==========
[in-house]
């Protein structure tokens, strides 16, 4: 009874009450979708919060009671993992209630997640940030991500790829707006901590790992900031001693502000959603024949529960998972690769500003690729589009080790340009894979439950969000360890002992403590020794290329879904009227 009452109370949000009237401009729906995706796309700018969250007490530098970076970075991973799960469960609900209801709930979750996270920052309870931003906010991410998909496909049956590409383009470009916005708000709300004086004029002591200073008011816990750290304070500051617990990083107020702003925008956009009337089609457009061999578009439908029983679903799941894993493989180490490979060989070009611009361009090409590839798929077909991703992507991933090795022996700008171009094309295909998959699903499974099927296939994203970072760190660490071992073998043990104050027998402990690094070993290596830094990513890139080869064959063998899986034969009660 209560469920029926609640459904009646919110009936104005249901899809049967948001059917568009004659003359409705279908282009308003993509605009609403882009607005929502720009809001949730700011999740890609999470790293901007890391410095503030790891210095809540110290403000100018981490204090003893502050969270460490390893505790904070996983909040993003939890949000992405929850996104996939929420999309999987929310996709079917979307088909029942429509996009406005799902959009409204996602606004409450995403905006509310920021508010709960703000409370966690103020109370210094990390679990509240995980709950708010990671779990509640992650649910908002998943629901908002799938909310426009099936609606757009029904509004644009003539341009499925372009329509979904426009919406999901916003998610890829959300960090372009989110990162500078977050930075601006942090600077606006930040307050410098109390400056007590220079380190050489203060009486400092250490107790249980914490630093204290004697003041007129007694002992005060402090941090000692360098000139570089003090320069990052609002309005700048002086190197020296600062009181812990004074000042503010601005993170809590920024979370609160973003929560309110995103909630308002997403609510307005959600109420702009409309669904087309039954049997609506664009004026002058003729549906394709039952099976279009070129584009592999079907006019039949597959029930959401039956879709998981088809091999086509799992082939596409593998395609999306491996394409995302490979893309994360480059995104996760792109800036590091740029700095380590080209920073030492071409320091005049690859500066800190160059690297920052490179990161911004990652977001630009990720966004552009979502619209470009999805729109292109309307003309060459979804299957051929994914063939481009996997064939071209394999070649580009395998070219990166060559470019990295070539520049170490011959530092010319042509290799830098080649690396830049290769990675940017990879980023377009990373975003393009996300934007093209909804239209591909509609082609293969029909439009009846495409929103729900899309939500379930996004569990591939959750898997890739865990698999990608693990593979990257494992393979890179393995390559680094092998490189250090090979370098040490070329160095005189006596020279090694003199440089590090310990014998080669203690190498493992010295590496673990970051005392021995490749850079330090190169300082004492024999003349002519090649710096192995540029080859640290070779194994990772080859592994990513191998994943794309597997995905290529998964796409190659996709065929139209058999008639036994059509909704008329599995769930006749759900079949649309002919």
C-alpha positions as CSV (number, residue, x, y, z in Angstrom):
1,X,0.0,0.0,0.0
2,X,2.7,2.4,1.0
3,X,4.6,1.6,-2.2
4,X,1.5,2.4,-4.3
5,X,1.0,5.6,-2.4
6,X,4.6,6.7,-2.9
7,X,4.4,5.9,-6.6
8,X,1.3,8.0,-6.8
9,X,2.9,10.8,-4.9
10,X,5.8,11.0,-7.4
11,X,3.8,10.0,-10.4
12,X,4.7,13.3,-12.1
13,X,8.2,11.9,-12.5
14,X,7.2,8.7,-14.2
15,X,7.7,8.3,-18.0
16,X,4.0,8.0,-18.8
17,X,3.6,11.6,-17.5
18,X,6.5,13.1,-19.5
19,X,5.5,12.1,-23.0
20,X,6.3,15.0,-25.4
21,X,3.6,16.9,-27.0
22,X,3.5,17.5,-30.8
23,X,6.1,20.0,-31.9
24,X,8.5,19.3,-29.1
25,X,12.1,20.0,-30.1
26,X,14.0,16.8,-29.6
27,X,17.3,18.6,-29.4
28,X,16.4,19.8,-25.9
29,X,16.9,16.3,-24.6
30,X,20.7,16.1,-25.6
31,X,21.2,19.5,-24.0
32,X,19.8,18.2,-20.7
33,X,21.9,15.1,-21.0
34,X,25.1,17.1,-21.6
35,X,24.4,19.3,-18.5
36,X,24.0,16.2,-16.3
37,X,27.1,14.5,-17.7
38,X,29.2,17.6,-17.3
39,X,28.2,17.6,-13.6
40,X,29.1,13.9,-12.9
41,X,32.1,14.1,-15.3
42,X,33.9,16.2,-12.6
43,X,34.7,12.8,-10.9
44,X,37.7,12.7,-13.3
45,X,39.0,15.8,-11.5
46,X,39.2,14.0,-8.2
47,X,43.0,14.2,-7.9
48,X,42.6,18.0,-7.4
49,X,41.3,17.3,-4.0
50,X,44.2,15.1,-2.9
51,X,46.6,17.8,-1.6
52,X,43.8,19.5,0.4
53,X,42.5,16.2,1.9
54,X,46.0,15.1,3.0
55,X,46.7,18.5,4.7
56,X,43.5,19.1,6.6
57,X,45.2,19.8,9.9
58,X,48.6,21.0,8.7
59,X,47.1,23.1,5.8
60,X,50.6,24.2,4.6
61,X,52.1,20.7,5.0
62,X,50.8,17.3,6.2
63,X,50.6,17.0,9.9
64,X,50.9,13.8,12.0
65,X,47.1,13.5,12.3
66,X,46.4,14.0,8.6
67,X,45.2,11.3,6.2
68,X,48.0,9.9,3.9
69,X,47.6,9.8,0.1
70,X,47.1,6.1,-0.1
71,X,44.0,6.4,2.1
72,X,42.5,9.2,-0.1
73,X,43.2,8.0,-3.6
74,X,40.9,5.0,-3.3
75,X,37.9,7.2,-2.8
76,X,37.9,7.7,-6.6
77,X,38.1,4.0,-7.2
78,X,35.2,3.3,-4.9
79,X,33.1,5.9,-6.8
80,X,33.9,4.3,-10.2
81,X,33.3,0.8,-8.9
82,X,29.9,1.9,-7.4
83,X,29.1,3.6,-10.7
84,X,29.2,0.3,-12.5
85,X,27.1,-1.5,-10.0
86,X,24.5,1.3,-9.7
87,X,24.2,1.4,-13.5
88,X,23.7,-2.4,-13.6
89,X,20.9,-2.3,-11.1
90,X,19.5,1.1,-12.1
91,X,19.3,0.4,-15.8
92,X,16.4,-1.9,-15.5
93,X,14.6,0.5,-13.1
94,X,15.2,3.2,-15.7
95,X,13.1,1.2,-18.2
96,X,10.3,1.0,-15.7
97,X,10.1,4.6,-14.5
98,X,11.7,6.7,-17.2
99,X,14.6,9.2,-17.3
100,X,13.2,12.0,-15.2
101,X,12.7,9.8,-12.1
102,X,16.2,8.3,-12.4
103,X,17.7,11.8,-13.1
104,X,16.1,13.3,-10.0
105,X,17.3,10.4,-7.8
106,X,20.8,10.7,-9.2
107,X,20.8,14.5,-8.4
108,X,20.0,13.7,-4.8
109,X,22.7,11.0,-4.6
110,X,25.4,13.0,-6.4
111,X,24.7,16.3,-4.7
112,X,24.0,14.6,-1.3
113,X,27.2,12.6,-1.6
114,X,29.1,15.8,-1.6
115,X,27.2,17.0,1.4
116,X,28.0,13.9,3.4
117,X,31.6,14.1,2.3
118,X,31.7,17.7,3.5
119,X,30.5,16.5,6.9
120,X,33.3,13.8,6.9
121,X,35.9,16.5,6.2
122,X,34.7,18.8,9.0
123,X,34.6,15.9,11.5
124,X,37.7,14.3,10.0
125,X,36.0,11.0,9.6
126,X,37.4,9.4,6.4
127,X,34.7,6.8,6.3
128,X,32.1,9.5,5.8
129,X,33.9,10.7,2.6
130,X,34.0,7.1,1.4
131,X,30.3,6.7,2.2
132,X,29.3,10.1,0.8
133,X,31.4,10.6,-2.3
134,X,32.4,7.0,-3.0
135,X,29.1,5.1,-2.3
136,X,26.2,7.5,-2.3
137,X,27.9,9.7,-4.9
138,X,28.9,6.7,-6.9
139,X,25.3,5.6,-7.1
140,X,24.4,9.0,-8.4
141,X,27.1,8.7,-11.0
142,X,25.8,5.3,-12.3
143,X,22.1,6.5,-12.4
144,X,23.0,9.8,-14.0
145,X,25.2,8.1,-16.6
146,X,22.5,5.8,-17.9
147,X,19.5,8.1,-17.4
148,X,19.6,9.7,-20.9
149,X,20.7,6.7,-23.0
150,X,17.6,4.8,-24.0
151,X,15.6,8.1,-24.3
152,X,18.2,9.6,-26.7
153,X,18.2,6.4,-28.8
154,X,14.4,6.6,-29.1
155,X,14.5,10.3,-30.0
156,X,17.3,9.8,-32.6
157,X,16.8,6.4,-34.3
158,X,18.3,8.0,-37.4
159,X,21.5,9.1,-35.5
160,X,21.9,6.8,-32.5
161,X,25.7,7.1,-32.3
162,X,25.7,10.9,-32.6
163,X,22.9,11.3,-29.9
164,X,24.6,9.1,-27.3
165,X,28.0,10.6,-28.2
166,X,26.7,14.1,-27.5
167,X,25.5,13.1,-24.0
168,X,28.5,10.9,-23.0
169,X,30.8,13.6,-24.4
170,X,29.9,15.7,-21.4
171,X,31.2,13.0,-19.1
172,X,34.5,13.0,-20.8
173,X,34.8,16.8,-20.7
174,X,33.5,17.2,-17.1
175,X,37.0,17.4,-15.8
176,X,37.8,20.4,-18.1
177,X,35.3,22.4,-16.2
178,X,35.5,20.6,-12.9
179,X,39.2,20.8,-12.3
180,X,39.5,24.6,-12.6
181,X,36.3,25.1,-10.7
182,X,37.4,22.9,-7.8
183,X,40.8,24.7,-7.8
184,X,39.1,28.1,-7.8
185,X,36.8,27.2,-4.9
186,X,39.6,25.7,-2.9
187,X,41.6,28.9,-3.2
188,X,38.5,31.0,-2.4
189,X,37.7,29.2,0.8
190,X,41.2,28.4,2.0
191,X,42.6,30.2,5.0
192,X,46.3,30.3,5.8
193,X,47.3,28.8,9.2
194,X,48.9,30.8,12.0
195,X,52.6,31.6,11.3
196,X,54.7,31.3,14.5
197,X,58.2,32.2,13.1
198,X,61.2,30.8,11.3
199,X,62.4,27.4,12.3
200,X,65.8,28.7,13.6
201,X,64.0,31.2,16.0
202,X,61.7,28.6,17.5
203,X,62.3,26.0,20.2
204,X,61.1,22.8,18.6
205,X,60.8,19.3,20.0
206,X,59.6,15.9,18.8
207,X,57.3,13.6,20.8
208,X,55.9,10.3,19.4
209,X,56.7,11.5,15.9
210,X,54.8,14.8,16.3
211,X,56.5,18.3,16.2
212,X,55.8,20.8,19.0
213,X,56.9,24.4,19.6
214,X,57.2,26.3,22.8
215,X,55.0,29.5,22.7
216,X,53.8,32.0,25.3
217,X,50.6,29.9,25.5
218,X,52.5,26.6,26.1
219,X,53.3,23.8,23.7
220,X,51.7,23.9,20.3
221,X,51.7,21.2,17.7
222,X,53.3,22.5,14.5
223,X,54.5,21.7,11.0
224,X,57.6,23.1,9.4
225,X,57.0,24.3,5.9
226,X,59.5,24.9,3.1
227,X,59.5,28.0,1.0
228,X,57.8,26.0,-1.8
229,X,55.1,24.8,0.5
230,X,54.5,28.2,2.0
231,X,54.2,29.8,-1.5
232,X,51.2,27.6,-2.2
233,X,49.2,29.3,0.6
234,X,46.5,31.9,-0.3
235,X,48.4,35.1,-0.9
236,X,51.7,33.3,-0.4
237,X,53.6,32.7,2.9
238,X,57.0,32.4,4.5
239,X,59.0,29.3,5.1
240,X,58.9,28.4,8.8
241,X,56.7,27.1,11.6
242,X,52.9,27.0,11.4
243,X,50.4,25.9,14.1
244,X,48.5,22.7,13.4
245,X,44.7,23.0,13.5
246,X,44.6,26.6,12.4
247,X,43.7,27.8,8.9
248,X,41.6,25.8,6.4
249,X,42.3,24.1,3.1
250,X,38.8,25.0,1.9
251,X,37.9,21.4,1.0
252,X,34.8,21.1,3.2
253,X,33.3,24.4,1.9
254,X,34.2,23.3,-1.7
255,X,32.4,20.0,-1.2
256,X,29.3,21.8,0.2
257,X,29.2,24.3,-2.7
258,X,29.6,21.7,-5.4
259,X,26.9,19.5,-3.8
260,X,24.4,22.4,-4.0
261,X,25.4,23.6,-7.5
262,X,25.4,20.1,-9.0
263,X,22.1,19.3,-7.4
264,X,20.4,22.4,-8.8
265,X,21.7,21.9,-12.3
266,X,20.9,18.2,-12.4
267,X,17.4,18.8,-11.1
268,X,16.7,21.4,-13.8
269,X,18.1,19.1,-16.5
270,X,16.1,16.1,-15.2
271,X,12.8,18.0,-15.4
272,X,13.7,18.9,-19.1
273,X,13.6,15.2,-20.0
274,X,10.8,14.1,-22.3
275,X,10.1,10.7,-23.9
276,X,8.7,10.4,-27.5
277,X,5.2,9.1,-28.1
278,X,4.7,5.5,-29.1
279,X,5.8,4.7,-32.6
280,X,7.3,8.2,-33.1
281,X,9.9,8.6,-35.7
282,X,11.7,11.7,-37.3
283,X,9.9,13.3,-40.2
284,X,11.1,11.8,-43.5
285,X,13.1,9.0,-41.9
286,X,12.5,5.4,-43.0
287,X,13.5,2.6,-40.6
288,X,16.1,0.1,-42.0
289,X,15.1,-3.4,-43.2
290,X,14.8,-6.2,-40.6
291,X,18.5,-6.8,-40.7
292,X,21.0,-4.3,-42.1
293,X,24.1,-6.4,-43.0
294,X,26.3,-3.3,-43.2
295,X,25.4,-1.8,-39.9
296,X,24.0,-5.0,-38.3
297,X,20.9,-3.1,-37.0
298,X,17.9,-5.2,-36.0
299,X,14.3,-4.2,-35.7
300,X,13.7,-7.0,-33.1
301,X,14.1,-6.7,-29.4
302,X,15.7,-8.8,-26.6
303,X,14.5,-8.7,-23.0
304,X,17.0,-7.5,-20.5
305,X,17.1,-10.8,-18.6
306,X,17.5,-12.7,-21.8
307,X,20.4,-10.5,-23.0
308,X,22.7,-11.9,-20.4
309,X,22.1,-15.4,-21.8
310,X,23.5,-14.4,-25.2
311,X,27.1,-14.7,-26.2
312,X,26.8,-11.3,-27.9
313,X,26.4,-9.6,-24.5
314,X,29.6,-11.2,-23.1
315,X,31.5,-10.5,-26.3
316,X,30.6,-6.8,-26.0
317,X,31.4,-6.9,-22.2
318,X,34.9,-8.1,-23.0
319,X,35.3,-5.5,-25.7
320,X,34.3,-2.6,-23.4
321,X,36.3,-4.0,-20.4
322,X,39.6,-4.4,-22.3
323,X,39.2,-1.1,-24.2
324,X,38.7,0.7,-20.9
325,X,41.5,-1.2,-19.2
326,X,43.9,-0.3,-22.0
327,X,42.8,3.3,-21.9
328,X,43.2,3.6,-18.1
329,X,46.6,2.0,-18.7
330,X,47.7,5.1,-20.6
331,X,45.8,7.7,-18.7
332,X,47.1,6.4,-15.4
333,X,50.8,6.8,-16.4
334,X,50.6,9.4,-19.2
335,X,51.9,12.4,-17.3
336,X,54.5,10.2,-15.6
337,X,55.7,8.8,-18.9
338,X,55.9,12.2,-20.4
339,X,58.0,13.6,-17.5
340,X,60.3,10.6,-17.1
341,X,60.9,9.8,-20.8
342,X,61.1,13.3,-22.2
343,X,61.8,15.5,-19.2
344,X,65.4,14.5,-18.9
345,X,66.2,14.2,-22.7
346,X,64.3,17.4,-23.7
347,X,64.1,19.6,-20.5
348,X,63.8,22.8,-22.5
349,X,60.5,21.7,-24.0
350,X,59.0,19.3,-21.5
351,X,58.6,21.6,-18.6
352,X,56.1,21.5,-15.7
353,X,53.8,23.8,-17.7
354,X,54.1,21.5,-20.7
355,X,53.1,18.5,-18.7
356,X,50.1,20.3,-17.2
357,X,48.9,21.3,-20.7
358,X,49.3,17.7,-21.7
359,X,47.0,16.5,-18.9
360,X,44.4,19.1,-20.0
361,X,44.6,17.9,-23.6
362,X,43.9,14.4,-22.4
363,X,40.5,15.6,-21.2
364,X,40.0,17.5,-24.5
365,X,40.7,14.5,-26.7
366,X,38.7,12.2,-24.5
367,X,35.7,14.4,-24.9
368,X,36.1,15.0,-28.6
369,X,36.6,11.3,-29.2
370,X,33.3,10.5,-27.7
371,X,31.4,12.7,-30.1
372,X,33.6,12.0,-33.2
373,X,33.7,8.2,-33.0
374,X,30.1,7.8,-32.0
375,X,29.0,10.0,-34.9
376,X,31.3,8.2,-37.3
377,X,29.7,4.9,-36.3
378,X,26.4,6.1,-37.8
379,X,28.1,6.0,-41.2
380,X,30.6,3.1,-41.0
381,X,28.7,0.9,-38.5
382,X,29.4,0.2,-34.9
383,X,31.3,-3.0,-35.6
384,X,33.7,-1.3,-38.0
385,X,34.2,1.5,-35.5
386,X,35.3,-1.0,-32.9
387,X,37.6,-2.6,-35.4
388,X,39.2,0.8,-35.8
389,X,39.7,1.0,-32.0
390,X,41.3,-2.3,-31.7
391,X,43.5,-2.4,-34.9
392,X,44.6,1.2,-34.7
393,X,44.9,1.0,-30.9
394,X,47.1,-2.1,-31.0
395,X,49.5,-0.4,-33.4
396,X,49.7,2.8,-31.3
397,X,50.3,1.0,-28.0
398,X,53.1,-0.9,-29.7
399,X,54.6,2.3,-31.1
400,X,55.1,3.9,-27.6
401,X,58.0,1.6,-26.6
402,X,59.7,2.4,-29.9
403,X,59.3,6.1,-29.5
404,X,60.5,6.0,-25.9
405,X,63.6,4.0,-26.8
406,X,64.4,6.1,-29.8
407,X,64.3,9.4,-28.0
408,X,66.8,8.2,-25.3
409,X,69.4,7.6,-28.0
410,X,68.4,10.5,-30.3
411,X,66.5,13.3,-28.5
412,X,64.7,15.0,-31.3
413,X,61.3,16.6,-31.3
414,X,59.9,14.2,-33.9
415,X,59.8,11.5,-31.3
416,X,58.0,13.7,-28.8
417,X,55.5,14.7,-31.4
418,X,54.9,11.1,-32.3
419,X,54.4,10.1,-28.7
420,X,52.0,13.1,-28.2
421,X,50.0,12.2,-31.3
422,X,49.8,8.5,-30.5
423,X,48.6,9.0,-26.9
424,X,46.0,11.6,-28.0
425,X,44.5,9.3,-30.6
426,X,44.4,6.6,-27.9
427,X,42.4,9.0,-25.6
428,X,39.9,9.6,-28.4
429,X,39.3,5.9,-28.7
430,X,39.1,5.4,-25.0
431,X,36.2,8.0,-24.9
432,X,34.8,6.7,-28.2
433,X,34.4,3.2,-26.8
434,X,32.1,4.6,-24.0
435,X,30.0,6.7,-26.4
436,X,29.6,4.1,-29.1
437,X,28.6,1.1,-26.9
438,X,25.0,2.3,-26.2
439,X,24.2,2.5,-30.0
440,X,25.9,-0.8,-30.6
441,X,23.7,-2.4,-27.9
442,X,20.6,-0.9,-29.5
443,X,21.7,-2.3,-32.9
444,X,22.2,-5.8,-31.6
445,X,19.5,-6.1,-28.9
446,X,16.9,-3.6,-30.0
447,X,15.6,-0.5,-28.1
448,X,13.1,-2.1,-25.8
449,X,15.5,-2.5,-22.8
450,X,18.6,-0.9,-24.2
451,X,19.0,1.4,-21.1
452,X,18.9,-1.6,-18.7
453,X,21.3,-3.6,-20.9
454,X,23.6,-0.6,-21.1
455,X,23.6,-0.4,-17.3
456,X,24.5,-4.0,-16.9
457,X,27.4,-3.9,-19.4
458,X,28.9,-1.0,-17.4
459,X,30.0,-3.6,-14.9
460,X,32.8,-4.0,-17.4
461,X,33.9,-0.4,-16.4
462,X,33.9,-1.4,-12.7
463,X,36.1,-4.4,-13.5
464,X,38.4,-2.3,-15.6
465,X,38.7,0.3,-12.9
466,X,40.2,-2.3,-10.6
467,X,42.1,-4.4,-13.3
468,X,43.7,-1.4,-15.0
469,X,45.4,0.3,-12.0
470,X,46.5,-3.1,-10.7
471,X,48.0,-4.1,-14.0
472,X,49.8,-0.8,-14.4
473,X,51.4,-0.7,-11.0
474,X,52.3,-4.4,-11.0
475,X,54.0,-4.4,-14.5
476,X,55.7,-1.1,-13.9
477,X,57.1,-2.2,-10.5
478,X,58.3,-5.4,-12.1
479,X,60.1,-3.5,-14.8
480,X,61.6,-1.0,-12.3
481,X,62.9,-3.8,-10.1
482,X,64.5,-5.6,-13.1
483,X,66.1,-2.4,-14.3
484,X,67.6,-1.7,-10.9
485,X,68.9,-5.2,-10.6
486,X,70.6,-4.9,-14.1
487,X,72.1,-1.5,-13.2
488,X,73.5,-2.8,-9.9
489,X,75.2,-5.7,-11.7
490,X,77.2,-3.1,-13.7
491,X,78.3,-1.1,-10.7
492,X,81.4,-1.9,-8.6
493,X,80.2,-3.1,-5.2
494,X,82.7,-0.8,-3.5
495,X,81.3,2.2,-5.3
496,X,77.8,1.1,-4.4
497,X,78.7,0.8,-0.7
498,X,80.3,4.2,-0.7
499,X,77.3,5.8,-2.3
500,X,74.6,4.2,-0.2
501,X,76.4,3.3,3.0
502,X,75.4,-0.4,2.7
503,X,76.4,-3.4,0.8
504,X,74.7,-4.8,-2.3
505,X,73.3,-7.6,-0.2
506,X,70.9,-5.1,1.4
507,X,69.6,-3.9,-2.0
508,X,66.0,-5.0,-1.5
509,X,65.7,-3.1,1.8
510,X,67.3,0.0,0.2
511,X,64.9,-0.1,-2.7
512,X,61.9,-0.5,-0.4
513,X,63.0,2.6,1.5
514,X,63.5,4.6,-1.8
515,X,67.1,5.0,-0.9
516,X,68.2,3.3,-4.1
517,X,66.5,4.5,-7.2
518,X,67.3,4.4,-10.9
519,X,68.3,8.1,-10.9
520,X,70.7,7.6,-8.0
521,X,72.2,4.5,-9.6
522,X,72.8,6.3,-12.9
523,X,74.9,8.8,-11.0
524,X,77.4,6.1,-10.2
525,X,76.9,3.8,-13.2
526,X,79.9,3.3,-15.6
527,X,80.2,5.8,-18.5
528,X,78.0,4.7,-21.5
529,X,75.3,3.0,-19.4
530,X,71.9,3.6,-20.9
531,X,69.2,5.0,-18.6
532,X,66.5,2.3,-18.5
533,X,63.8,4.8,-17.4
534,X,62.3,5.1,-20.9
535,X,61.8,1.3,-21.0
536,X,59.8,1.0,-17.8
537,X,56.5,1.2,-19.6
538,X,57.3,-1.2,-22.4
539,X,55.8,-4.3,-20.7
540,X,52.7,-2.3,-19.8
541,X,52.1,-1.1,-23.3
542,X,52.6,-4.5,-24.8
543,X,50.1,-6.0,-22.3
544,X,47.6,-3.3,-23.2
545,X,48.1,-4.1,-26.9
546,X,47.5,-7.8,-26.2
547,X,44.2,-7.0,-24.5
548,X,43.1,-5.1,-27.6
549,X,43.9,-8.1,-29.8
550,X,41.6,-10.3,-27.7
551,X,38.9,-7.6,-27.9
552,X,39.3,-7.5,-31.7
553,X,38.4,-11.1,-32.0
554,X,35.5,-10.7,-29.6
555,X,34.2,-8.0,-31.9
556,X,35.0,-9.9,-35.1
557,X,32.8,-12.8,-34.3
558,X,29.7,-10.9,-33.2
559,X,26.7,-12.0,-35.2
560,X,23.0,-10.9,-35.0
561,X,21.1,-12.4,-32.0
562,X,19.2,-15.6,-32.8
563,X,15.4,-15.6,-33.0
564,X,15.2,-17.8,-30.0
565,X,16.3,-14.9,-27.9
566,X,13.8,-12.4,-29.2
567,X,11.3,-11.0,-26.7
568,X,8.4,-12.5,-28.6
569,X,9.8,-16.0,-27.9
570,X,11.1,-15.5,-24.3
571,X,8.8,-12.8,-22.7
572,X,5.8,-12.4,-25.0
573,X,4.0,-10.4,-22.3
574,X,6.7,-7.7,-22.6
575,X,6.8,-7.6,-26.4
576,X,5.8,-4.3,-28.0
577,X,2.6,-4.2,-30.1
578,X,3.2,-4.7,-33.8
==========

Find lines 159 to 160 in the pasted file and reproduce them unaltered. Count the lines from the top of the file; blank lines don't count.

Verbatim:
156,X,17.3,9.8,-32.6
157,X,16.8,6.4,-34.3